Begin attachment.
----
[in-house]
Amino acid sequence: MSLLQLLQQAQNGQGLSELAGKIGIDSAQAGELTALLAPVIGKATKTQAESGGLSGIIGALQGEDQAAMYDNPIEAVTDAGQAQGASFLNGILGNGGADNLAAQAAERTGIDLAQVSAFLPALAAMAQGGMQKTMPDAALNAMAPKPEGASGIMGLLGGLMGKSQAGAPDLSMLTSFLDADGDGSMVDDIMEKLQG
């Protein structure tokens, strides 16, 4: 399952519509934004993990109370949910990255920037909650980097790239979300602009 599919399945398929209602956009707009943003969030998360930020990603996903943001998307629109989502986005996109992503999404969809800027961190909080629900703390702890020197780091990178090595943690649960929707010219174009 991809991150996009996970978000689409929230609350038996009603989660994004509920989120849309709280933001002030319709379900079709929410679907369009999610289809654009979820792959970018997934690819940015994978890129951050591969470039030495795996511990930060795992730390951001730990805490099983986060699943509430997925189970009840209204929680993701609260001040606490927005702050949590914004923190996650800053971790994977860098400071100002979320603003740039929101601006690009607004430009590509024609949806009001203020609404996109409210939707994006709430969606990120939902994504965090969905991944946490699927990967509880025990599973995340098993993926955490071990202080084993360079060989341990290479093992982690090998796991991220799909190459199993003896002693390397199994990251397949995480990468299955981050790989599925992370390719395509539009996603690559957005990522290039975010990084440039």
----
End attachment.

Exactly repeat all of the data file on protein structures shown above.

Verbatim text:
[in-house]
Amino acid sequence: MSLLQLLQQAQNGQGLSELAGKIGIDSAQAGELTALLAPVIGKATKTQAESGGLSGIIGALQGEDQAAMYDNPIEAVTDAGQAQGASFLNGILGNGGADNLAAQAAERTGIDLAQVSAFLPALAAMAQGGMQKTMPDAALNAMAPKPEGASGIMGLLGGLMGKSQAGAPDLSMLTSFLDADGDGSMVDDIMEKLQG
């Protein structure tokens, strides 16, 4: 399952519509934004993990109370949910990255920037909650980097790239979300602009 599919399945398929209602956009707009943003969030998360930020990603996903943001998307629109989502986005996109992503999404969809800027961190909080629900703390702890020197780091990178090595943690649960929707010219174009 991809991150996009996970978000689409929230609350038996009603989660994004509920989120849309709280933001002030319709379900079709929410679907369009999610289809654009979820792959970018997934690819940015994978890129951050591969470039030495795996511990930060795992730390951001730990805490099983986060699943509430997925189970009840209204929680993701609260001040606490927005702050949590914004923190996650800053971790994977860098400071100002979320603003740039929101601006690009607004430009590509024609949806009001203020609404996109409210939707994006709430969606990120939902994504965090969905991944946490699927990967509880025990599973995340098993993926955490071990202080084993360079060989341990290479093992982690090998796991991220799909190459199993003896002693390397199994990251397949995480990468299955981050790989599925992370390719395509539009996603690559957005990522290039975010990084440039």